You: Hello there. Nice to see you round these parts. Me: How very kind of you. Thanks very much. You: What brings you to Doncaster? Me: Oh you know, where else would I want to be on a Wednesday? You: (chuckling) The countryside around is attractive though. Me: Yes, lovely. Hope to see more of it. You: Right, well. Keep up the good work. Me: Thanks. (exit)
End of story. Compare this to.
You: I know you probably get really annoyed by people coming up to you. Me: No, no. Not at all. You: No, it must be really irritating. Me: Oh, well. Goes with the job … You: You probably just want to be left alone. Me: Well, you know … You: What makes people bother you all the time? Don’t they know you’ve got the right to a private life? Me: Mm. You: Makes you sick. Love your work, by the way. Me: Thank you. You: I’m not like some mad fan, you know, but I used to watch that a Bit of Hugh and Laurie… and that IQ thing you do. Me: … QI … You: Right. That Alan Davies, what’s he like? No, really. What’s he like? Me: He’s very nice. You: Yeah, but is he that stupid? Me: He’s not stupid at all. You: No but he is, isn’t he? Me: No, no, not at all. Quite the reverse. You: Right, thought so. Do you remember your parents used to shop at a delicatessen in Norwich called Lambert’s? Me: Er … yes, that rings a bell. You: My girlfriend’s mum had a friend who worked there. Me: Gosh, really? You: Amazing, isn’t it? Me: Astounding. Look, I really must … You: Do you know what C. S. Lewis’s middle name was? Me: Er, Staples I think. You: Oh. Someone must have told you that. Me: Well, yes, a biography of C. S. Lewis. You: Most people don’t know that. Me: Don’t they? Well, well. Gosh, I must be … You: Must be very annoying having people just come up to you. Don’t know how you put up with it … have you got a pen? Me: Excuse me? You: Or a piece of paper? Tell you what, can you sign this pack of biscuits. Oi, darling, lend us a pen, see who I’m talking to? … Etc.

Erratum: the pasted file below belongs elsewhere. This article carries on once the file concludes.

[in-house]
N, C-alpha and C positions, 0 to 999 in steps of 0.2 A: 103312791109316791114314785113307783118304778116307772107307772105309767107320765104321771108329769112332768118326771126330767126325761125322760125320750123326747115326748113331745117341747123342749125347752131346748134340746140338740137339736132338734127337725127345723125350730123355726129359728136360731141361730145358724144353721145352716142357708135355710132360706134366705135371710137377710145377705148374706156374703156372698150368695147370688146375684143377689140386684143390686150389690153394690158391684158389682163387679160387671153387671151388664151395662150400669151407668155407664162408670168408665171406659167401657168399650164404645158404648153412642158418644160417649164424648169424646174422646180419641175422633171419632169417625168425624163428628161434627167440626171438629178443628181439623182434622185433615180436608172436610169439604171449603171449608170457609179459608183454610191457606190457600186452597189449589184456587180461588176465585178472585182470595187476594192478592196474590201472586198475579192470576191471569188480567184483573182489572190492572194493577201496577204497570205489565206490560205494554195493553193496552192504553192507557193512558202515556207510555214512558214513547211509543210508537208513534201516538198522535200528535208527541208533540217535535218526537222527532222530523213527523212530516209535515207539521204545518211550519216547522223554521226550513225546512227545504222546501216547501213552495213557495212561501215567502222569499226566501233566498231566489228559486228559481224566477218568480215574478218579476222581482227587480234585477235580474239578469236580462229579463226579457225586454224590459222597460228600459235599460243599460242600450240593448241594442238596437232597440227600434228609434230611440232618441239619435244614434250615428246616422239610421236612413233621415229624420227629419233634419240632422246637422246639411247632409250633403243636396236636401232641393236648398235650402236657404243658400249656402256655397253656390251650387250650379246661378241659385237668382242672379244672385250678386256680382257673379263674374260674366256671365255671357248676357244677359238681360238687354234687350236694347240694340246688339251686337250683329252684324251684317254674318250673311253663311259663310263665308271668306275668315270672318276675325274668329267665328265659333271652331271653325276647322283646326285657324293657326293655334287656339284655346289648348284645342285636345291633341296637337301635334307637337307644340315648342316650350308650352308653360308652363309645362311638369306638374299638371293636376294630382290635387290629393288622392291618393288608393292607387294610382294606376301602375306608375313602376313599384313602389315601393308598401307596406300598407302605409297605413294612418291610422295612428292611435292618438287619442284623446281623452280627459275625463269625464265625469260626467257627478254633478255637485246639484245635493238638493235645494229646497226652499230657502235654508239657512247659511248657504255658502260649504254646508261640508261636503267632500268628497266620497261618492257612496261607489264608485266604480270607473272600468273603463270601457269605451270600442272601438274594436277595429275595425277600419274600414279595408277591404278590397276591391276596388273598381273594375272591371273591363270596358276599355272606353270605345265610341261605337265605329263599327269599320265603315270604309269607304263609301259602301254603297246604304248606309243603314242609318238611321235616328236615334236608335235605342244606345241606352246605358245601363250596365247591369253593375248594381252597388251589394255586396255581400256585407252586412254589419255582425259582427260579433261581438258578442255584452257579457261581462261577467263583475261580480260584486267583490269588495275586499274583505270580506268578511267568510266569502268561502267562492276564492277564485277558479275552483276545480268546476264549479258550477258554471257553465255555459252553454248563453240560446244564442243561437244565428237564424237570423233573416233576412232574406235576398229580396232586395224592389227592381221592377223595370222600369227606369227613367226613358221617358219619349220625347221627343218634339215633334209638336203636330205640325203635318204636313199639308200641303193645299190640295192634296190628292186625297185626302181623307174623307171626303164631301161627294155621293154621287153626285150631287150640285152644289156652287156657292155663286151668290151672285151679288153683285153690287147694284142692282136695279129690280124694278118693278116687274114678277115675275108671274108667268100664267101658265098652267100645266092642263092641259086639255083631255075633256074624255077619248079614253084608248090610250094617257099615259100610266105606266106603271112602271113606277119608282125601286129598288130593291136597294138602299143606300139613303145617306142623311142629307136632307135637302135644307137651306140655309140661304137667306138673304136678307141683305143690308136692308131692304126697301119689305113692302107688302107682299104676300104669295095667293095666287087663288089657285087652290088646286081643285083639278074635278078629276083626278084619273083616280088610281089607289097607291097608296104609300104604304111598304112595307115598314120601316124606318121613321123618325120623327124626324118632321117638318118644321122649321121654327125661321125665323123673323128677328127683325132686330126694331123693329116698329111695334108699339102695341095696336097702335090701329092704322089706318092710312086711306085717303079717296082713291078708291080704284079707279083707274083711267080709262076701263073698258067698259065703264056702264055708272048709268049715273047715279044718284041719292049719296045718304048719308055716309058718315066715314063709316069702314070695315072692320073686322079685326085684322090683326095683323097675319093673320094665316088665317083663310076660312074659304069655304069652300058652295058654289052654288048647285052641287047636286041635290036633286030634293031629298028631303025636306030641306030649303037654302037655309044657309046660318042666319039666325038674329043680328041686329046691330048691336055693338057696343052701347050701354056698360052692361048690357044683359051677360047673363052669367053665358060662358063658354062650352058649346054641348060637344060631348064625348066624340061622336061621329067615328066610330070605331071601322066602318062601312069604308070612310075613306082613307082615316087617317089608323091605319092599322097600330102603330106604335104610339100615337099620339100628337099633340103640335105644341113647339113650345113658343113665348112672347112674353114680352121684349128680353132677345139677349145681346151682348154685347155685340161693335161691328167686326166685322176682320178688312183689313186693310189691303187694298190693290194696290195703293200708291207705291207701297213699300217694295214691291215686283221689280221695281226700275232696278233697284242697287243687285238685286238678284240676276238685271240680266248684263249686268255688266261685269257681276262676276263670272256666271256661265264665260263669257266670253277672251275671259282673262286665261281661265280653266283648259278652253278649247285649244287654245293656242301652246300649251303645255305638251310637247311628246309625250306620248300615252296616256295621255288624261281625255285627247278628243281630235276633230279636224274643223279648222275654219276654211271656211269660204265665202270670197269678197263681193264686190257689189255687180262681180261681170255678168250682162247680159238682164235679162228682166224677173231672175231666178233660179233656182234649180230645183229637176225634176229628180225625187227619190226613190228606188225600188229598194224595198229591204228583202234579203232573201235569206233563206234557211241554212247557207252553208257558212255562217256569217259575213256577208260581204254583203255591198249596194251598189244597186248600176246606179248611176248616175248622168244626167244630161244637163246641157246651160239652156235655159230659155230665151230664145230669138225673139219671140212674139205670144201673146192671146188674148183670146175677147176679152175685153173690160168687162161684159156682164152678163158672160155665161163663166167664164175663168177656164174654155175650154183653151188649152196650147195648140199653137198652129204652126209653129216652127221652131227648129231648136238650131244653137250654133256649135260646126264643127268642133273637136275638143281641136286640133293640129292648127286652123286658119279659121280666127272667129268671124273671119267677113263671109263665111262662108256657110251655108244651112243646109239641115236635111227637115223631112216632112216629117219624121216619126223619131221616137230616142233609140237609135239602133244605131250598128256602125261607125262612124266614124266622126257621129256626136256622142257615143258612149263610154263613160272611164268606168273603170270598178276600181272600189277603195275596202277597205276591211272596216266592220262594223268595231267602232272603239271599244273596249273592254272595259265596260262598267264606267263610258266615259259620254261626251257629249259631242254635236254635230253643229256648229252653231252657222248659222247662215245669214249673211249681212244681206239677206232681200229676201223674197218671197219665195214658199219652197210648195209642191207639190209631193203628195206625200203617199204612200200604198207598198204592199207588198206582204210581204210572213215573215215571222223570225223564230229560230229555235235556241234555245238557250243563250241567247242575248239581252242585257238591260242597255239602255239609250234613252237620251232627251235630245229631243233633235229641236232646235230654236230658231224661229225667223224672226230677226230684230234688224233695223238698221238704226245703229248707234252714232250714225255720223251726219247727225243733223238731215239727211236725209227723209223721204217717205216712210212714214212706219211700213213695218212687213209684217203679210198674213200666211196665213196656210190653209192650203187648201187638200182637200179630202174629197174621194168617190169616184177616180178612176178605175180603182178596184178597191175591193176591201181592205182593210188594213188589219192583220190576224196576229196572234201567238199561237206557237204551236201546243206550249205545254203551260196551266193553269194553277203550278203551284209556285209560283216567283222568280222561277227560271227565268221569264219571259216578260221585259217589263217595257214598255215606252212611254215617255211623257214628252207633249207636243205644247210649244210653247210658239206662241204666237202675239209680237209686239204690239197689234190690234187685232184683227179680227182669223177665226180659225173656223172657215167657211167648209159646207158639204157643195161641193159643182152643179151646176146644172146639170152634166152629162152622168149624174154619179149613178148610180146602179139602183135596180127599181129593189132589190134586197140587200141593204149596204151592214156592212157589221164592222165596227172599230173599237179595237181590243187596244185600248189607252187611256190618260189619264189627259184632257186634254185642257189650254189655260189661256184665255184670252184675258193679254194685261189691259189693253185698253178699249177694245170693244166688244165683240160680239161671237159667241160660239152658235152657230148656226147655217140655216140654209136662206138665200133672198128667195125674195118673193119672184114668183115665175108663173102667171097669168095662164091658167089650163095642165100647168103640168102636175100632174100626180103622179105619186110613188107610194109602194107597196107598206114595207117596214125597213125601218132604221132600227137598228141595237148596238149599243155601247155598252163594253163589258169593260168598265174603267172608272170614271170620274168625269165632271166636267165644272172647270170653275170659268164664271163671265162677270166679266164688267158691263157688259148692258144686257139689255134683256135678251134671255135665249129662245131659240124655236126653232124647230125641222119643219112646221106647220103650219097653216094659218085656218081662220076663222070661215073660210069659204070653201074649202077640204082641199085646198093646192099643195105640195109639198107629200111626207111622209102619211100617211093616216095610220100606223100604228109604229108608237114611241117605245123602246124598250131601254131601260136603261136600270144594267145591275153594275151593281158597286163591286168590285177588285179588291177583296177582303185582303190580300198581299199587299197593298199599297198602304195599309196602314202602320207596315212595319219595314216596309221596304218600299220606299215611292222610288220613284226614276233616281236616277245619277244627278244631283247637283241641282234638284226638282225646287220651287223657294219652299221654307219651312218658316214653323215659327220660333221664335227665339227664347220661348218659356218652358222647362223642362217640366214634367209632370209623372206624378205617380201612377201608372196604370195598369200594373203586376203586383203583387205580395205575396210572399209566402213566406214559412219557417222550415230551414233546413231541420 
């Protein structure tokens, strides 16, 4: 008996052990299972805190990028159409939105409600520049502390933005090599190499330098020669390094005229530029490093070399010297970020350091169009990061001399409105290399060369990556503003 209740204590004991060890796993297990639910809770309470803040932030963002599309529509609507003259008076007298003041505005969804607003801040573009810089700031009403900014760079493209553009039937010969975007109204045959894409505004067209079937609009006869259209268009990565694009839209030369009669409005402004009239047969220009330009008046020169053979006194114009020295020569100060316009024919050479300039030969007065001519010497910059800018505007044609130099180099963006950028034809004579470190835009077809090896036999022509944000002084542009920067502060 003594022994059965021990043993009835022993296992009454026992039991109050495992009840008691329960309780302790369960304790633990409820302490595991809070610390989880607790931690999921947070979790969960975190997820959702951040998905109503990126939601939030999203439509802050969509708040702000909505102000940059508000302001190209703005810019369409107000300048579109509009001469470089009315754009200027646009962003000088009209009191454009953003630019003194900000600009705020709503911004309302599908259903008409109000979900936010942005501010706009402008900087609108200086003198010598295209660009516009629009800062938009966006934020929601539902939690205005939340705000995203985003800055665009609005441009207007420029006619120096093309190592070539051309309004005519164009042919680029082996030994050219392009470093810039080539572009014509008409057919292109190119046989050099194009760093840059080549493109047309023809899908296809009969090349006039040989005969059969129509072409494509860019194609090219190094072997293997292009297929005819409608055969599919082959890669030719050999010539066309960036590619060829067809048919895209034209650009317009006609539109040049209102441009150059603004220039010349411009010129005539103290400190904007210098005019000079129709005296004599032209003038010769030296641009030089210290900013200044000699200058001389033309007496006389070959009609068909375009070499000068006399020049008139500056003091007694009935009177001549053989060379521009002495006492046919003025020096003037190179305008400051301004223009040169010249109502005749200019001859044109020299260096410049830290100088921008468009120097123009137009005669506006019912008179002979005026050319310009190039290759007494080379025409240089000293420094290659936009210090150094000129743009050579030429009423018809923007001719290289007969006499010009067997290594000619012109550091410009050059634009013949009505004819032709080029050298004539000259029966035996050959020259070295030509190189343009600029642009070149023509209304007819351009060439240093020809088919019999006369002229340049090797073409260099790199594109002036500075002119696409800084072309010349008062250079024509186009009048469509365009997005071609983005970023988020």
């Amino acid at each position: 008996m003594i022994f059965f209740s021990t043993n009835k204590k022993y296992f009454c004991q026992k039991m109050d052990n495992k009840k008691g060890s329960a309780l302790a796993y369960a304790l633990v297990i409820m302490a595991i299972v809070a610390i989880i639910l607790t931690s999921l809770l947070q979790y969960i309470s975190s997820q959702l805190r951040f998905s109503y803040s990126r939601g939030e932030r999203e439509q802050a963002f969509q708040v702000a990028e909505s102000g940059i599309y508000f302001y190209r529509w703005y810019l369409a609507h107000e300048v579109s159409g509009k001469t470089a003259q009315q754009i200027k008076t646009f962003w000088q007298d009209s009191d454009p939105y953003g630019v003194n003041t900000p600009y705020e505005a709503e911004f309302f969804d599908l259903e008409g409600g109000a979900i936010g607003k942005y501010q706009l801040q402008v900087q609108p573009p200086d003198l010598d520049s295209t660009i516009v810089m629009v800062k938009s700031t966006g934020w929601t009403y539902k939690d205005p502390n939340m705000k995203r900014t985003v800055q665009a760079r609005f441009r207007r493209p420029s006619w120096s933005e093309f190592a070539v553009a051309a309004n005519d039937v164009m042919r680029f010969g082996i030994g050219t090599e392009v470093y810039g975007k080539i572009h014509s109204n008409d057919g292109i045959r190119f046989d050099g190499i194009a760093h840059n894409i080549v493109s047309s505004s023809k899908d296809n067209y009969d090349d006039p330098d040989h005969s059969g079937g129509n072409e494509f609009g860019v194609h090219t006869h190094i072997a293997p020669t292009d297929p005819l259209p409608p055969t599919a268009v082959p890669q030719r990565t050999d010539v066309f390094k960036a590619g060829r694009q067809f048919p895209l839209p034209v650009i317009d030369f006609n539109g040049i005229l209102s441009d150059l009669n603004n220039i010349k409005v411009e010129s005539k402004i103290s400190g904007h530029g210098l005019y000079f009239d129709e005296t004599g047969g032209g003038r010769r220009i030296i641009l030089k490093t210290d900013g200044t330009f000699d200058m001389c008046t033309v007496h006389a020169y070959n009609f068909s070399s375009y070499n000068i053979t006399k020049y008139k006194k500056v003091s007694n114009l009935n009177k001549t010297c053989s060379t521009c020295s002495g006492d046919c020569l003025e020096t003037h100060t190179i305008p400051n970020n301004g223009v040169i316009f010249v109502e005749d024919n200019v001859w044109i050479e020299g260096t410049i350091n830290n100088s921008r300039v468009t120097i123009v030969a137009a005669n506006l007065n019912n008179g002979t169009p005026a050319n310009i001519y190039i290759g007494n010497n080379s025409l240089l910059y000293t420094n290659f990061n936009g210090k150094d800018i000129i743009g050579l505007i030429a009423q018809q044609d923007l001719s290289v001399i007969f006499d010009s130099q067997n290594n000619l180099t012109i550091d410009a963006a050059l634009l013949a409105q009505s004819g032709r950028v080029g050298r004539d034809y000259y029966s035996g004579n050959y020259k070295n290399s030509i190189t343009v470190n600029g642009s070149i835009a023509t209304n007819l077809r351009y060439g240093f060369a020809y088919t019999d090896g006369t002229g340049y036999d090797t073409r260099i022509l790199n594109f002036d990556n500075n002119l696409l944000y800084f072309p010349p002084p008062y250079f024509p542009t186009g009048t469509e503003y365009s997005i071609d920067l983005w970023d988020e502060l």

Compliments The entire interaction works better if there’s a little understanding on each side. You might be the fortieth person that day to approach your sleb. They might have just heard that their favourite aunt has been diagnosed with cancer. On the other hand, the famous person should remember that it takes courage to approach a stranger, especially one you’ve only seen on TV or at the movies. They could so easily squash you. Many newly made slebs fall down especially in the area of compliments. It’s perhaps a very English thing to find it hard to accept kind words about oneself. If anyone praised me in my early days as a comedy performer I would say, “Oh, nonsense. Shut up. No really, I was dreadful.” I remember going through this red-faced shuffle in the presence of the mighty John Cleese who upbraided me the moment we were alone. ‘You genuinely think you’re being polite and modest, don’t you?’ ‘Well, you know …’ ‘Don’t you see that when someone hears their compliments contradicted they naturally assume that you must think them a fool? Suppose you went up to a pianist after a recital and told him how much you had enjoyed his performance and he replied, “rubbish, I was awful!” You would go away thinking you were a poor judge of musicianship and that he thought you an idiot.’ ‘Yes, but I can’t agree with someone if they praise me, that would sound so cocky. And anyway, suppose I do think I was awful?’ (which most of the time performers do think of themselves, of course.) ‘It’s so simple. You just say thank you. You just thank them. How hard is that?’ You must think me the completest kind of arse to have needed to be told how to take a compliment, but it was an important lesson that I (clearly) never forgot. So bound up with not wanting to look smug and pleased with ourselves are we that we forget how mortifying it is to have compliments thrown back in one’s face.